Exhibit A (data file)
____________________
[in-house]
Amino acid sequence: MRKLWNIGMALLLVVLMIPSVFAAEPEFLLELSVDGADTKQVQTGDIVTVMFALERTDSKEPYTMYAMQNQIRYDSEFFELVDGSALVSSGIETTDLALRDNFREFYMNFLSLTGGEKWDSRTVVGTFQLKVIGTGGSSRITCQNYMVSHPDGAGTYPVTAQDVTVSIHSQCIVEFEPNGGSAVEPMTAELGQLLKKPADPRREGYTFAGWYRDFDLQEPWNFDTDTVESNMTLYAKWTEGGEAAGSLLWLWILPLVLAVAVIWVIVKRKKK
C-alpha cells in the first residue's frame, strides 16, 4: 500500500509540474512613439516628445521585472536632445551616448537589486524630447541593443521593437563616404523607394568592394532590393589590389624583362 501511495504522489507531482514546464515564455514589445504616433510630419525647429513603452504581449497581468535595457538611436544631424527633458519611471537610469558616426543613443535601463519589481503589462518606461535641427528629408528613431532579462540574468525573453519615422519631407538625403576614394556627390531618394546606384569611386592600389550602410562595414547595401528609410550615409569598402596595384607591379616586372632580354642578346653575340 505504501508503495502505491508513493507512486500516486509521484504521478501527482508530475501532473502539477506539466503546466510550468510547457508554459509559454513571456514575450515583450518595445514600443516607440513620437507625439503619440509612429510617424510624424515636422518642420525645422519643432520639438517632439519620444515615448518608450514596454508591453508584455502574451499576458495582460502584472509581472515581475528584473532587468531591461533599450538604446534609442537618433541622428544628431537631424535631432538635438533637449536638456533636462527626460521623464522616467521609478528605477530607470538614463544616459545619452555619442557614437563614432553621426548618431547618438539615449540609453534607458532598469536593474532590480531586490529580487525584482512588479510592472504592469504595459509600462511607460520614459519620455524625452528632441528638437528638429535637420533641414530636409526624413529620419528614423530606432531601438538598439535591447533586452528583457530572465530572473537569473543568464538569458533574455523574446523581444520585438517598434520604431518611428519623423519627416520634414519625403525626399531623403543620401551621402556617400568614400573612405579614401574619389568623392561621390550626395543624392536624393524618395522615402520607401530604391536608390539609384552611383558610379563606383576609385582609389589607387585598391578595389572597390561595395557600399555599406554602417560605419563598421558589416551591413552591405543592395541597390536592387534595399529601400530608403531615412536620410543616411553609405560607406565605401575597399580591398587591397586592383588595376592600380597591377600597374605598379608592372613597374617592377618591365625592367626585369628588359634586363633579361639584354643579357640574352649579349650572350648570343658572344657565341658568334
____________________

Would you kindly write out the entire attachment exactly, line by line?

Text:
[in-house]
Amino acid sequence: MRKLWNIGMALLLVVLMIPSVFAAEPEFLLELSVDGADTKQVQTGDIVTVMFALERTDSKEPYTMYAMQNQIRYDSEFFELVDGSALVSSGIETTDLALRDNFREFYMNFLSLTGGEKWDSRTVVGTFQLKVIGTGGSSRITCQNYMVSHPDGAGTYPVTAQDVTVSIHSQCIVEFEPNGGSAVEPMTAELGQLLKKPADPRREGYTFAGWYRDFDLQEPWNFDTDTVESNMTLYAKWTEGGEAAGSLLWLWILPLVLAVAVIWVIVKRKKK
C-alpha cells in the first residue's frame, strides 16, 4: 500500500509540474512613439516628445521585472536632445551616448537589486524630447541593443521593437563616404523607394568592394532590393589590389624583362 501511495504522489507531482514546464515564455514589445504616433510630419525647429513603452504581449497581468535595457538611436544631424527633458519611471537610469558616426543613443535601463519589481503589462518606461535641427528629408528613431532579462540574468525573453519615422519631407538625403576614394556627390531618394546606384569611386592600389550602410562595414547595401528609410550615409569598402596595384607591379616586372632580354642578346653575340 505504501508503495502505491508513493507512486500516486509521484504521478501527482508530475501532473502539477506539466503546466510550468510547457508554459509559454513571456514575450515583450518595445514600443516607440513620437507625439503619440509612429510617424510624424515636422518642420525645422519643432520639438517632439519620444515615448518608450514596454508591453508584455502574451499576458495582460502584472509581472515581475528584473532587468531591461533599450538604446534609442537618433541622428544628431537631424535631432538635438533637449536638456533636462527626460521623464522616467521609478528605477530607470538614463544616459545619452555619442557614437563614432553621426548618431547618438539615449540609453534607458532598469536593474532590480531586490529580487525584482512588479510592472504592469504595459509600462511607460520614459519620455524625452528632441528638437528638429535637420533641414530636409526624413529620419528614423530606432531601438538598439535591447533586452528583457530572465530572473537569473543568464538569458533574455523574446523581444520585438517598434520604431518611428519623423519627416520634414519625403525626399531623403543620401551621402556617400568614400573612405579614401574619389568623392561621390550626395543624392536624393524618395522615402520607401530604391536608390539609384552611383558610379563606383576609385582609389589607387585598391578595389572597390561595395557600399555599406554602417560605419563598421558589416551591413552591405543592395541597390536592387534595399529601400530608403531615412536620410543616411553609405560607406565605401575597399580591398587591397586592383588595376592600380597591377600597374605598379608592372613597374617592377618591365625592367626585369628588359634586363633579361639584354643579357640574352649579349650572350648570343658572344657565341658568334